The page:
Federation of Egyptian Trade Unions

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Federation of Egyptian Trade Unions wiki

"In April 2009, the Real Estate Tax Authority Union (RETA) submitted its application to the Egyptian government for recognition as Egypt’s first independent trade union. RETA was subsequently accepted as an affiliate of Public Services International (PSI), the Global Union Federation that represents more than 20 million public-sector workers worldwide. Following RETA’s lead, teachers, technical health workers, and pensioners also organized independent unions. On January 30, 2011, taking advantage of the increased freedom created by the revolution, these four independent unions came together, along with industrial workers from other sectors and the Center for Trade Union and Workers Services (CTUWS), a 20-year-old NGO working in support of worker and trade union rights in Egypt, to form the Egyptian Federation of Independent Unions... As leading examples of Egyptian workers’ dedication to fighting for freedom of association and worker rights, RETA and CTUWS received the AFL-CIO’s 2009 George Meany-Lane Kirkland Human Rights Award on behalf of all Egyptian workers. " [1]

"Shawna Bader-Blau, executive director of the AFL-CIO’s Solidarity Center, and Lisa McGowan, acting director of the Middle East and North Africa program at the Solidarity Center, participated in the historic founding Congress of the Egyptian Federation of Independent Trade Unions (EFITU). The Congress represented an important step forward in the struggle by Egyptian workers to form free and independent unions." [2]


Writing in 2011 Joel Beinin notes that: "Before January 25, three independent unions unaffiliated to ETUF were established. The largest and most important was the 35,000-member union of Real Estate Tax Authority (RETA) workers. A dramatic sit-in strike of 3,000 RETA workers in front of the Ministry of Finance in December 2007 resulted in a 325 percent wage increase. Kamal Abu Eita and other strike leaders used the momentum of this victory to establish an independent union in December 2008. In April 2009 the government recognized it as the first non-ETUF affiliated union since 1957. The independent RETA workers' union was a founding member of the Egyptian Federation of Independent Trade Unions (EFITU), whose existence was announced at a press conference during the Tahrir Square occupation on January 30.

"Among the newly-established unions affiliated with EFITU are eight unions and a city-wide labor council in Sadat City, where 50,000 workers are employed in 200 enterprises -- mainly textiles, iron and steel, and ceramics and porcelain. There were only two unions in Sadat City before this year. A largely non-unionized labor force was only one of the generous incentives to private investors offered in special economic zones established in the new satellite cities of Cairo. Another is that in Qualified Industrial Zones, if 10.5 percent of a product's assessed value comes from Israeli sources, it receives duty-free and quota-free access to the United States.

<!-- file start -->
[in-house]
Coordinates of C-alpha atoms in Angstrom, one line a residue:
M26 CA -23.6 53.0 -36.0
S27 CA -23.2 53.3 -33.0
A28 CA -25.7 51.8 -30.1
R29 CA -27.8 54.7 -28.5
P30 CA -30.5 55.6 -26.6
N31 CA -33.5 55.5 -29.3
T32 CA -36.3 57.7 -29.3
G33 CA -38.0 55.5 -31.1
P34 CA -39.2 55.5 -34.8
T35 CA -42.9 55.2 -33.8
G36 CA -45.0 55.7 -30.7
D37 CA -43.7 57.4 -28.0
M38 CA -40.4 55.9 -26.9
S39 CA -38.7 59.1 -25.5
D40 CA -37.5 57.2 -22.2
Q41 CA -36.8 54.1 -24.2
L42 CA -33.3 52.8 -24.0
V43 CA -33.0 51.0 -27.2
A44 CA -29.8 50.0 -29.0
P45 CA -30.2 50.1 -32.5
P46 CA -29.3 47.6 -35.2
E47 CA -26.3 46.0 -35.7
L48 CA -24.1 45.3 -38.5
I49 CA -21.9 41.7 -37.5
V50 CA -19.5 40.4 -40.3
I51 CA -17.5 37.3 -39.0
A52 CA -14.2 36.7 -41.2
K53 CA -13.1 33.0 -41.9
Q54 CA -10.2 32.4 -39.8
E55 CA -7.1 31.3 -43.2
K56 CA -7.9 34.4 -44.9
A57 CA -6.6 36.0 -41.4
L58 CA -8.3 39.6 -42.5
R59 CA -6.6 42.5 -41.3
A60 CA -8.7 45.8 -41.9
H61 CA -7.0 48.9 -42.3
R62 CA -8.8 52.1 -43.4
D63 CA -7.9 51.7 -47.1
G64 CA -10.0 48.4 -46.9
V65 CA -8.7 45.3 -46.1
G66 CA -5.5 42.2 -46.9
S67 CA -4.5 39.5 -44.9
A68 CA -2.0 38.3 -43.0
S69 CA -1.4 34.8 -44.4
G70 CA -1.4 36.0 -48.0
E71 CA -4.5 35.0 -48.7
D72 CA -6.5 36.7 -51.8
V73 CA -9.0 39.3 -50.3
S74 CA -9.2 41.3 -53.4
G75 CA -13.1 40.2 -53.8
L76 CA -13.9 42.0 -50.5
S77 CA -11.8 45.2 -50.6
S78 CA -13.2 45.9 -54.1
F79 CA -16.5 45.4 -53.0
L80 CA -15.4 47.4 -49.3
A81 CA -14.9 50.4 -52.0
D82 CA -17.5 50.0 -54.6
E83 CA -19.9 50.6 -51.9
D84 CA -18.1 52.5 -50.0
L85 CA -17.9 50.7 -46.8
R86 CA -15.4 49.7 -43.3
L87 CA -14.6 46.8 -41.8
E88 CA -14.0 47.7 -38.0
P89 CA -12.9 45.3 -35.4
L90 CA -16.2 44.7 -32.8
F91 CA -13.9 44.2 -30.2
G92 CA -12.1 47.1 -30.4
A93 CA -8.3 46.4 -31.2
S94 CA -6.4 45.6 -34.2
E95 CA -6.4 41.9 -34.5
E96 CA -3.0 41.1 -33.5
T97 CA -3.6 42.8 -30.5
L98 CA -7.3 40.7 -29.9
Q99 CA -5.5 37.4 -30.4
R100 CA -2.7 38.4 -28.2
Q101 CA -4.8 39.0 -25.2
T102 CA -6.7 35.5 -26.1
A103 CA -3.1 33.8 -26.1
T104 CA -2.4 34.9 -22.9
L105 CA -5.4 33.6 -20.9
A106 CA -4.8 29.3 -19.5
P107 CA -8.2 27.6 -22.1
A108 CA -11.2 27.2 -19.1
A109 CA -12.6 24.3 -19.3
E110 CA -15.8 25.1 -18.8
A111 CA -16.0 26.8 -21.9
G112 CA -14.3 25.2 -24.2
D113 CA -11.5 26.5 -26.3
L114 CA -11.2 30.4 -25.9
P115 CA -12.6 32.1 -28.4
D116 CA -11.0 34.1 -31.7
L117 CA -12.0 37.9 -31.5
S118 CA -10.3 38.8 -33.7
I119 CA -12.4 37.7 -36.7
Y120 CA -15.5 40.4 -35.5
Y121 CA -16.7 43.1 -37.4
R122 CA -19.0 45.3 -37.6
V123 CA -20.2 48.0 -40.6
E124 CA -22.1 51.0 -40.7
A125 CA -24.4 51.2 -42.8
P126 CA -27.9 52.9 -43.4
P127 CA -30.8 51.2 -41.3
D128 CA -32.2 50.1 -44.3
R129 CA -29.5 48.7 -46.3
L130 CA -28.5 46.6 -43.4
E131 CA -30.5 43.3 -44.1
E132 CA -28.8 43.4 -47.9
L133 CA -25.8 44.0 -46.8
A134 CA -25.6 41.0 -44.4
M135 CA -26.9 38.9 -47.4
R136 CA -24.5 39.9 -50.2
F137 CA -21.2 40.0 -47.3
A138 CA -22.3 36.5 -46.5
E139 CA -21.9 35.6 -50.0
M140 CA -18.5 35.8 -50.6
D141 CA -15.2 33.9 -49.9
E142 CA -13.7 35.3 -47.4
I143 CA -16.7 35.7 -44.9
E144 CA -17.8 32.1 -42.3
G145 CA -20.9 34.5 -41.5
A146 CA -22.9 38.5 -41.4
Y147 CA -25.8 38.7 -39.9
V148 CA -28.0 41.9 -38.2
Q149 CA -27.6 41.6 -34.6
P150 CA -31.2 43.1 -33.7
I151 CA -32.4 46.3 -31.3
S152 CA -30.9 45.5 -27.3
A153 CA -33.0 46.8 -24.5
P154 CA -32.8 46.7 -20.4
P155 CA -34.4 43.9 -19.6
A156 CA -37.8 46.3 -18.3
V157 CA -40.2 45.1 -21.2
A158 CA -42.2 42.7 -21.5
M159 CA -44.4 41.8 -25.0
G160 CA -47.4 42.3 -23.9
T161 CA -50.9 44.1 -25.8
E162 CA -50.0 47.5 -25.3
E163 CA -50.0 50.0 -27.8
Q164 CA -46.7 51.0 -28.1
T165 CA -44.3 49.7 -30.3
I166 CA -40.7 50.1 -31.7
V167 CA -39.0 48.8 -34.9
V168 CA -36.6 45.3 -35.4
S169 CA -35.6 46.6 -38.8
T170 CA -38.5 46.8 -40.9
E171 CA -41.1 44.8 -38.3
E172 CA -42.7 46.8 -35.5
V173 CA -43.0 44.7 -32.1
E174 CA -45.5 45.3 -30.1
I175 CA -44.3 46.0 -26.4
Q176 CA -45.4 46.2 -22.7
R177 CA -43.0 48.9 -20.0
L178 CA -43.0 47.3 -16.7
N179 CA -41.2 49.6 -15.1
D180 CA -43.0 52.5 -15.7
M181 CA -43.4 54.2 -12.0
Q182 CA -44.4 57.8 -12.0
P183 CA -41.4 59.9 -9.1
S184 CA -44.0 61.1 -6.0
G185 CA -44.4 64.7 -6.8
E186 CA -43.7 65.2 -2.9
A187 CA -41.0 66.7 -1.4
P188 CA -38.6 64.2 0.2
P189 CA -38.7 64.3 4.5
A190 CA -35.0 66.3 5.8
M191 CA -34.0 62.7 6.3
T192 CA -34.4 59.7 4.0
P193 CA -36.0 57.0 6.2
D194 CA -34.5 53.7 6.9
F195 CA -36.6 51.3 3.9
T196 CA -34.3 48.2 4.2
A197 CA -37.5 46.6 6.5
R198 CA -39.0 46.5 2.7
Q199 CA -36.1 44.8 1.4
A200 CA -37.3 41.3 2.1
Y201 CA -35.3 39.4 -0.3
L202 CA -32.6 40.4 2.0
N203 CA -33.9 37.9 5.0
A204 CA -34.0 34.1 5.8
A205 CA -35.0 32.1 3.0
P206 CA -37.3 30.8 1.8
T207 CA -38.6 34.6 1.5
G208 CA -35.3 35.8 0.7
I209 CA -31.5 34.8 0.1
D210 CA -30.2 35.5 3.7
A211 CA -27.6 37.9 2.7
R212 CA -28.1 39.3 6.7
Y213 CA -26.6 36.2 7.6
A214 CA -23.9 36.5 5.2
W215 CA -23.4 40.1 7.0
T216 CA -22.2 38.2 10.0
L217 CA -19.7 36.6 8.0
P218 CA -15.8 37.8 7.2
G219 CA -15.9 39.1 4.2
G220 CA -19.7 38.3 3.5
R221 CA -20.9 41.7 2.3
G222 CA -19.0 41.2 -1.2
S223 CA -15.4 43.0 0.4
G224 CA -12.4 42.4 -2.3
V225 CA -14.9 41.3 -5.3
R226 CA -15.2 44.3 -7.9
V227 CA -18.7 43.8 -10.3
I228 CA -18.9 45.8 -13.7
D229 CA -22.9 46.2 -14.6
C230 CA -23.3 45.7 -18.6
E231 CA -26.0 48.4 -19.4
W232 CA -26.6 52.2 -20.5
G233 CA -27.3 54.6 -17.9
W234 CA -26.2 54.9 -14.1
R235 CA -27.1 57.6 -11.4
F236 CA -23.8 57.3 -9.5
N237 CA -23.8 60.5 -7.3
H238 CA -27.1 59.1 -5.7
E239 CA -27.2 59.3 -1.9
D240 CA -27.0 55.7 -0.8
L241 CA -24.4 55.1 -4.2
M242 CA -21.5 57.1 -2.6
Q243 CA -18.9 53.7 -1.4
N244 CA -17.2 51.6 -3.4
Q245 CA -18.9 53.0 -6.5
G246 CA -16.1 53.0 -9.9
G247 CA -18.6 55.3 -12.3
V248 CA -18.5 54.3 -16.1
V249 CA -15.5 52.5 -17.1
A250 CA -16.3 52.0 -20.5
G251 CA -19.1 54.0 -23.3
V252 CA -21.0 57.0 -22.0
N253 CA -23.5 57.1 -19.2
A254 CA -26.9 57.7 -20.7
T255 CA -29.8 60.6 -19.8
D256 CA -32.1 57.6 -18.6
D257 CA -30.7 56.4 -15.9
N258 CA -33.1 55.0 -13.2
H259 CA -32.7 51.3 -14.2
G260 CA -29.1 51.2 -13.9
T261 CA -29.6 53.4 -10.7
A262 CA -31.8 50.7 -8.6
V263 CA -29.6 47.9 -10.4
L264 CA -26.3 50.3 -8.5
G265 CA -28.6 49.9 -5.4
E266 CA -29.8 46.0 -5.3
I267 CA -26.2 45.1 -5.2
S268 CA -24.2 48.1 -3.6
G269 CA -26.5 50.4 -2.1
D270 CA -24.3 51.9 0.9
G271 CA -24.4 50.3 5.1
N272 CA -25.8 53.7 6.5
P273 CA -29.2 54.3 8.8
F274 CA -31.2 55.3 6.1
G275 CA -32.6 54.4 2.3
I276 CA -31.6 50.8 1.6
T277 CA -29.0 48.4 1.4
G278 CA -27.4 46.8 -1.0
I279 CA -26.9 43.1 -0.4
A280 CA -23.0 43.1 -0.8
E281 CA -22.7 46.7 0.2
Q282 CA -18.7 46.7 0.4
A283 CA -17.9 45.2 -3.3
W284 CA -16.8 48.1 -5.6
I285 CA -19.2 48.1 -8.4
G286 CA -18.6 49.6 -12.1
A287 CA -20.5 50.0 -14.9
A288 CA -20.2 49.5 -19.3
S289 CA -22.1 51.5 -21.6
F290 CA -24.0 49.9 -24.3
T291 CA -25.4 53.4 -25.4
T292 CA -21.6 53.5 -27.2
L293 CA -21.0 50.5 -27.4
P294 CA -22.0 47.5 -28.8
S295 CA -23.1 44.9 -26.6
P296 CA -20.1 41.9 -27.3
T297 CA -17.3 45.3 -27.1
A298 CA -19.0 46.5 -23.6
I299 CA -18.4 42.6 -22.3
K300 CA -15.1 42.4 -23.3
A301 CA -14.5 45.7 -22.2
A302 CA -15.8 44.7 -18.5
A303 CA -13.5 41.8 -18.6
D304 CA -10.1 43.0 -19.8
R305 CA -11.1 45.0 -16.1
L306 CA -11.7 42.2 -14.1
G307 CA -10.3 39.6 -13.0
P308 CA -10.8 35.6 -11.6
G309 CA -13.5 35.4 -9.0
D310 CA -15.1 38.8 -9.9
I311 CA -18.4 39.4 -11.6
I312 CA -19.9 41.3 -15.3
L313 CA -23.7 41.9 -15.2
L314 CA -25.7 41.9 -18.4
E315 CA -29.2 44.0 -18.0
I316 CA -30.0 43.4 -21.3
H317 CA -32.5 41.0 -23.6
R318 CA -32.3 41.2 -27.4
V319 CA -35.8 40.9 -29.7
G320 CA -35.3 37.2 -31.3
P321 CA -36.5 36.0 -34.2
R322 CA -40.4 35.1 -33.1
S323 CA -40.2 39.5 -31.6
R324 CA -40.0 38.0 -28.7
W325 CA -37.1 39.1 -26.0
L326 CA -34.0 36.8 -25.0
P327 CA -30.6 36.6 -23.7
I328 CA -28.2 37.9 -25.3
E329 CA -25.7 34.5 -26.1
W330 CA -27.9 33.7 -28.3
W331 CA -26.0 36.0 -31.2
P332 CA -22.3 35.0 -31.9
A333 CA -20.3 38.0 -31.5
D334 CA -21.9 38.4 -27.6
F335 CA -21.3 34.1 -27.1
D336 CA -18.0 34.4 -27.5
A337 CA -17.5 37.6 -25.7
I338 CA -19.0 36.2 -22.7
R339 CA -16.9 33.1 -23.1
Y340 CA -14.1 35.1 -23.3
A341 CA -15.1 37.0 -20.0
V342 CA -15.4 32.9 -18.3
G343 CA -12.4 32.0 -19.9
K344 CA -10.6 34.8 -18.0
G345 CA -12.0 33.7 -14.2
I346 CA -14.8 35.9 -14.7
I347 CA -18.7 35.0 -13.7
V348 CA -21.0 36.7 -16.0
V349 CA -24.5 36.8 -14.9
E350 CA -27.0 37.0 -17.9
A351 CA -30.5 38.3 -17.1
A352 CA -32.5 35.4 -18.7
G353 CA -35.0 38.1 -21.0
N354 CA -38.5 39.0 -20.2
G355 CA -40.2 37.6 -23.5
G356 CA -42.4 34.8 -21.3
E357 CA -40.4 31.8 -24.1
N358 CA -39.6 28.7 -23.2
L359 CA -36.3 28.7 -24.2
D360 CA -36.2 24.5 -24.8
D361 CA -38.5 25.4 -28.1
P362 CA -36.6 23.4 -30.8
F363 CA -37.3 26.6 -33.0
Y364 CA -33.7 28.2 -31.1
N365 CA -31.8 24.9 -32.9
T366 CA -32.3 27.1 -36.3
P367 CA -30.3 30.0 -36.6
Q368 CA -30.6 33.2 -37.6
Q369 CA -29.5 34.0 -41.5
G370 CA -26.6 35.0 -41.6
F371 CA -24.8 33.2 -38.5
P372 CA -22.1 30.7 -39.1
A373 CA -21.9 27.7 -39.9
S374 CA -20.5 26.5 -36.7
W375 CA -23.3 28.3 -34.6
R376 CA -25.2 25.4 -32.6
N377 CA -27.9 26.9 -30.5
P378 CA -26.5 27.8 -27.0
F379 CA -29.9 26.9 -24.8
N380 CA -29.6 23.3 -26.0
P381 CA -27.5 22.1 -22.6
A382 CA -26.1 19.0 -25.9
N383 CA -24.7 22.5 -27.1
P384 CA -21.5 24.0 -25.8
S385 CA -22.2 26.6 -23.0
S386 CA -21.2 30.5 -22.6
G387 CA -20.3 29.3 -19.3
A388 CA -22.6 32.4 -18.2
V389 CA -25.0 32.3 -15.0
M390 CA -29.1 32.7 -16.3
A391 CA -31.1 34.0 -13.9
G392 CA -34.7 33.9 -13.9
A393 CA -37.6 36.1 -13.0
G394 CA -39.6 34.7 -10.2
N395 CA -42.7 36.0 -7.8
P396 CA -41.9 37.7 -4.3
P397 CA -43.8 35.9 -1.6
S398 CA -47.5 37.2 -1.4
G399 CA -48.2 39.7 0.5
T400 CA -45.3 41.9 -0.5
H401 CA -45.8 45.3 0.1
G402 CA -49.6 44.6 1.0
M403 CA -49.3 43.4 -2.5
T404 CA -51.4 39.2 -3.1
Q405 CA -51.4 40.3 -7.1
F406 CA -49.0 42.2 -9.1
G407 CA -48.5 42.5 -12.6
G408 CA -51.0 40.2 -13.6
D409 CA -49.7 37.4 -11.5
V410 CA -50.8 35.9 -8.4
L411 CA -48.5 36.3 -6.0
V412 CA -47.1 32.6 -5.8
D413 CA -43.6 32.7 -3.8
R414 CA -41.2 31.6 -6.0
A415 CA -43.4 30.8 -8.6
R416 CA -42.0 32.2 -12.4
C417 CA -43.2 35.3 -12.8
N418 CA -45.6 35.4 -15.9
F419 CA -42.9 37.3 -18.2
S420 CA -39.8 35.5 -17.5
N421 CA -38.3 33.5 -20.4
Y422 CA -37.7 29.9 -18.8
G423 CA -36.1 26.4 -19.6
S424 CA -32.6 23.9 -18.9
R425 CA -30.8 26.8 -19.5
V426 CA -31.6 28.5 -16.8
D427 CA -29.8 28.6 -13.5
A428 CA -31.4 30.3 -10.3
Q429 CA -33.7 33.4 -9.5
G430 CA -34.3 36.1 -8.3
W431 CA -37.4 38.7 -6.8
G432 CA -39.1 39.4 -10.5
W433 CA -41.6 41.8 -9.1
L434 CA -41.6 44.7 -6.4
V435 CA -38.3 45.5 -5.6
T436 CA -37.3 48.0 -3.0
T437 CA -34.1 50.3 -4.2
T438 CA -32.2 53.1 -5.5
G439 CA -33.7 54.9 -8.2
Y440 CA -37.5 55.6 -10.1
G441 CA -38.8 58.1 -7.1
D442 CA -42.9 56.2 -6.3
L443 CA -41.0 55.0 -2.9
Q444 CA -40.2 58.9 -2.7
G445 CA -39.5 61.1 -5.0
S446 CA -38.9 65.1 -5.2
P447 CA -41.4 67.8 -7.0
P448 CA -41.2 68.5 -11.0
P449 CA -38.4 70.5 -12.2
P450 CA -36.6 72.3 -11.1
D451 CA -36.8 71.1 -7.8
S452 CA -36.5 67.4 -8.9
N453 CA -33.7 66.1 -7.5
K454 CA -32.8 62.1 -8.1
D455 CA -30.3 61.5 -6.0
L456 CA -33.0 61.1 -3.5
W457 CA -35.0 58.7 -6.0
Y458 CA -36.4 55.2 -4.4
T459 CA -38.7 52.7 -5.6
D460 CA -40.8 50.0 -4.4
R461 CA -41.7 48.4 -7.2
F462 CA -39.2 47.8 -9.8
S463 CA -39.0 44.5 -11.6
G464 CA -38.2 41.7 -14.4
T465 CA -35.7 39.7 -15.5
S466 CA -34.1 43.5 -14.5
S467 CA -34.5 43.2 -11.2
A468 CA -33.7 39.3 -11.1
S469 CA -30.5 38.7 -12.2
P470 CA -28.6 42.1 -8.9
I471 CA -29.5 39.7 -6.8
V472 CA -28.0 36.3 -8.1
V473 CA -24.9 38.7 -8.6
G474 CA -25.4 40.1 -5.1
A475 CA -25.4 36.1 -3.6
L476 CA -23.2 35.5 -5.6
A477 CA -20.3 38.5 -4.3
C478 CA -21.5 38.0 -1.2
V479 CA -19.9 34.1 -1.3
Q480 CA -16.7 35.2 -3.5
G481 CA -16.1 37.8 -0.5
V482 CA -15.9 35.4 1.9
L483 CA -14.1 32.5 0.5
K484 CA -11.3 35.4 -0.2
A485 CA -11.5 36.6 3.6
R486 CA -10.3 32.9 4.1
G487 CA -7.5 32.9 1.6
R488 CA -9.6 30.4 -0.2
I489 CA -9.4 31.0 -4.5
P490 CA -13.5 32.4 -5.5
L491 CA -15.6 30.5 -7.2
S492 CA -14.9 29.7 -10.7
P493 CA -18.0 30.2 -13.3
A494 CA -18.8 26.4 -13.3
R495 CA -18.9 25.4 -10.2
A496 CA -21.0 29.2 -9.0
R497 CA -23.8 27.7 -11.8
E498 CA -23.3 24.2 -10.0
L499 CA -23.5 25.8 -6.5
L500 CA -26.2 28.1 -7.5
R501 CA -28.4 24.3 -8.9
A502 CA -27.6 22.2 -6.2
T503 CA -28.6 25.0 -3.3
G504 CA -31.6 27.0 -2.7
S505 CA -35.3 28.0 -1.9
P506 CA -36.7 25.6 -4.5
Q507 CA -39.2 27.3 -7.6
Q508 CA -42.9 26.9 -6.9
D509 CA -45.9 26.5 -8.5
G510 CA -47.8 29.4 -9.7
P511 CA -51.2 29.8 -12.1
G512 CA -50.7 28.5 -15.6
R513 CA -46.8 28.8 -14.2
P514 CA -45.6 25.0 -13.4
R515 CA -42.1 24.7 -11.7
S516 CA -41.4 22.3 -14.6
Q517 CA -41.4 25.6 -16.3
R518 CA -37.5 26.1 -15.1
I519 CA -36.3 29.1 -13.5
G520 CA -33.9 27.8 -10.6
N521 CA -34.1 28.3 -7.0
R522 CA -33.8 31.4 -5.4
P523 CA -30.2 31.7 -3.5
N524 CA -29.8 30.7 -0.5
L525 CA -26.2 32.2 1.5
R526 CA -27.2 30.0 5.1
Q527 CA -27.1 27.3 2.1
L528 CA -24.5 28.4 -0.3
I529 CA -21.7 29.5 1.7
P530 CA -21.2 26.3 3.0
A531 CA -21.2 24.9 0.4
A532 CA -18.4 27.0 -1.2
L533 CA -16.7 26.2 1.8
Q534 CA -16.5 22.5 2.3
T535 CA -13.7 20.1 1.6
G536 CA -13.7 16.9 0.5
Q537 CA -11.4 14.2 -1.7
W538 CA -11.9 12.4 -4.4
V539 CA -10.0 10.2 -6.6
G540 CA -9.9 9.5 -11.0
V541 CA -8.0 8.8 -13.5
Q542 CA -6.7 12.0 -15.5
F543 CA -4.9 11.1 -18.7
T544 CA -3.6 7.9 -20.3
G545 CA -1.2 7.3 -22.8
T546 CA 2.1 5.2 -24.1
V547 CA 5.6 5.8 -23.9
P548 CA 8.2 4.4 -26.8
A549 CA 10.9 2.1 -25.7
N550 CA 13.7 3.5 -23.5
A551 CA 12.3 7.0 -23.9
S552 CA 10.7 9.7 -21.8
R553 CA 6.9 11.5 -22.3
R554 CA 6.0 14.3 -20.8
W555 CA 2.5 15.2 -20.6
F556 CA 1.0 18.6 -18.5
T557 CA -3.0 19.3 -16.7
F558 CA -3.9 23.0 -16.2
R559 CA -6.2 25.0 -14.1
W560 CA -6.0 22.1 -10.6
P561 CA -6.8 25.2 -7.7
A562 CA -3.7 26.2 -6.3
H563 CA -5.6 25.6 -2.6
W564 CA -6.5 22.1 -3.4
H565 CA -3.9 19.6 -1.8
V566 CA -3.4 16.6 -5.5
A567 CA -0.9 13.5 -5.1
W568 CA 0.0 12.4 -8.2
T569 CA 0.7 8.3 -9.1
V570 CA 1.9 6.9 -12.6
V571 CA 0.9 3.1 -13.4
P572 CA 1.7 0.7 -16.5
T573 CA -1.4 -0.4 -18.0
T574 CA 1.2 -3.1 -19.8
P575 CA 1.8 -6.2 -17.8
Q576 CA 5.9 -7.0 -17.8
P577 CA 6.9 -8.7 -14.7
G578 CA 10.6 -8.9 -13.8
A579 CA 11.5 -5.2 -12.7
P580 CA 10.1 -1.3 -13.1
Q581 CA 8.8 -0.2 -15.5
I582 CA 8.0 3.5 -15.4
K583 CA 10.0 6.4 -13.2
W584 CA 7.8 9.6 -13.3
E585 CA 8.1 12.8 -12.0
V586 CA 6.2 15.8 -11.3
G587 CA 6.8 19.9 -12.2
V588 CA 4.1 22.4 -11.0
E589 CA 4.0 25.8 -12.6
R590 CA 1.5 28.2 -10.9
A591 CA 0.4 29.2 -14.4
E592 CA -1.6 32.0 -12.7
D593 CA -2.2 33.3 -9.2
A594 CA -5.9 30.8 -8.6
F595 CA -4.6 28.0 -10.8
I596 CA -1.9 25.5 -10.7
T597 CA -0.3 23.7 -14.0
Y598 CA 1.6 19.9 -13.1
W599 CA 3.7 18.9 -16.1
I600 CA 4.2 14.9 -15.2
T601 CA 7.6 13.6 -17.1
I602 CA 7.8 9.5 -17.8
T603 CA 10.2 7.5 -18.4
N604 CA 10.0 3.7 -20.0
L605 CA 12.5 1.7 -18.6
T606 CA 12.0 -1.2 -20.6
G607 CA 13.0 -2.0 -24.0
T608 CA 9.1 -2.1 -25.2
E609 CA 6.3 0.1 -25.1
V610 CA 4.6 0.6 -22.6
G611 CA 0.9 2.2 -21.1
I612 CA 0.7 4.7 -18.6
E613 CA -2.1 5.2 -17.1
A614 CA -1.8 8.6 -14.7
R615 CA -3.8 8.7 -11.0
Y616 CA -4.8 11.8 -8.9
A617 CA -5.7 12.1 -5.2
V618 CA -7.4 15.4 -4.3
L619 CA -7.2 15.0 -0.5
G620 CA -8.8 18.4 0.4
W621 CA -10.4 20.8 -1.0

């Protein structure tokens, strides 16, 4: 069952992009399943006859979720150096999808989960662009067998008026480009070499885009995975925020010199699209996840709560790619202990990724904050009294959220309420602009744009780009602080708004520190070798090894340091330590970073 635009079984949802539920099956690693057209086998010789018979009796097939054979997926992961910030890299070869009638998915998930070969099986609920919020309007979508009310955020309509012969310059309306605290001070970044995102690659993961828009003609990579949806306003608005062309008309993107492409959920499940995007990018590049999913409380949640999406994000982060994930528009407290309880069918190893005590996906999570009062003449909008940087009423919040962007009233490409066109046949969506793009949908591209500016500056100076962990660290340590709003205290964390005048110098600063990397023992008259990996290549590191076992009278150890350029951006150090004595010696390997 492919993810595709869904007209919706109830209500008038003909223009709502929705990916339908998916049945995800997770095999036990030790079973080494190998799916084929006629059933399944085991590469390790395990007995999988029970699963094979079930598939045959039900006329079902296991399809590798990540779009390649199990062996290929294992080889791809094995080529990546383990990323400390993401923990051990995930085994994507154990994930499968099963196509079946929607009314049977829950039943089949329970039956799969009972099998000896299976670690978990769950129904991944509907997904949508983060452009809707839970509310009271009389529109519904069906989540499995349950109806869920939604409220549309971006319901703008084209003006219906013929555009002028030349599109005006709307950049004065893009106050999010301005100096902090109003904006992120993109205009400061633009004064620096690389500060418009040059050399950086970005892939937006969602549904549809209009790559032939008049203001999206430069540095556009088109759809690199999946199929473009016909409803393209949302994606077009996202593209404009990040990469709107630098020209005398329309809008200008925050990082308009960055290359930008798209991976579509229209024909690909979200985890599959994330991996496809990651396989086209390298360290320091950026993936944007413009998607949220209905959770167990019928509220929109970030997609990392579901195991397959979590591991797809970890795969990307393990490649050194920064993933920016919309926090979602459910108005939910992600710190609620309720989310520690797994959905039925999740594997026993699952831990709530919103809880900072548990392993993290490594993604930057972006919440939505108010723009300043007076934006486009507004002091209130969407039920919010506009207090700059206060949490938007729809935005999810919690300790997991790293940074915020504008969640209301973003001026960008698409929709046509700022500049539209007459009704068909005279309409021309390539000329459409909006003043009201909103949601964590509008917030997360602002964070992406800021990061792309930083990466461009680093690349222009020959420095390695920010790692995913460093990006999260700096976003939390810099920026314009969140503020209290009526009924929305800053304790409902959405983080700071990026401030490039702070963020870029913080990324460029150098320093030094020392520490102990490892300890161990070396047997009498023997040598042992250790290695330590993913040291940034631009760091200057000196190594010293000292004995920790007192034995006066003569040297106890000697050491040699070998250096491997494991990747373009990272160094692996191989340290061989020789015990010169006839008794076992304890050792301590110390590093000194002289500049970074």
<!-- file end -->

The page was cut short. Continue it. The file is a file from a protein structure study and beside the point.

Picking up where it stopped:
"EFITU and the Center for Trade Union and Workers Services (CTUWS), a non-governmental organization established in 1990 to promote trade union independence, successfully resisted the imposition of the original candidate of the Supreme Council of the Armed Forces (SCAF), the former ETUF treasurer, as Minister of Manpower and Migration in the transitional government. Instead, they proposed Ahmad Hasan al-Burai, a professor of labor law at Cairo University who had publicly advocated trade union pluralism for years. SCAF accepted the nominee of the independent workers' movement...

"Meanwhile, the EFITU, the CTUWS, and the Egyptian Center for Economic and Social Rights (ECESR) have filed a court case seeking dissolution of ETUF and sequestration of its assets. Their legal brief argues (correctly) that, like the dissolved National Democratic Party, ETUF was an institution of the Mubarak regime. This coalition has also drafted a new trade union law to replace Law 35. The Ministry of Manpower and Migration has held three rounds of discussion on the draft law, the latest with the participation of representatives of the ILO. Kamal Abbas, the general coordinator of the CTUWS, is optimistic that a new trade union law will be enacted before the parliamentary elections this fall.

"Another workers' achievement is an increase in the minimum wage. In 2010 Nagi Rashad, a worker at the South Cairo Grain Mill and a leading figure in the workers' protest movement, successfully sued the government over its 2008 decision not to increase the national minimum wage. Khaled Ali, director of the ECESR, was the lead attorney on the case..." [3]

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Related Sourcewatch


  1. solidaritycenter he Solidarity Center supports worker rights advocates in Egypt, organizational web page, accessed April 19, 2012.
  2. AFL-CIO Egypt’s New Labor Movement Comes of Age, organizational web page, accessed April 18, 2012.
  3. mideast.foreignpolicy What have workers gained from Egypt’s revolution?, organizational web page, accessed April 18, 2012.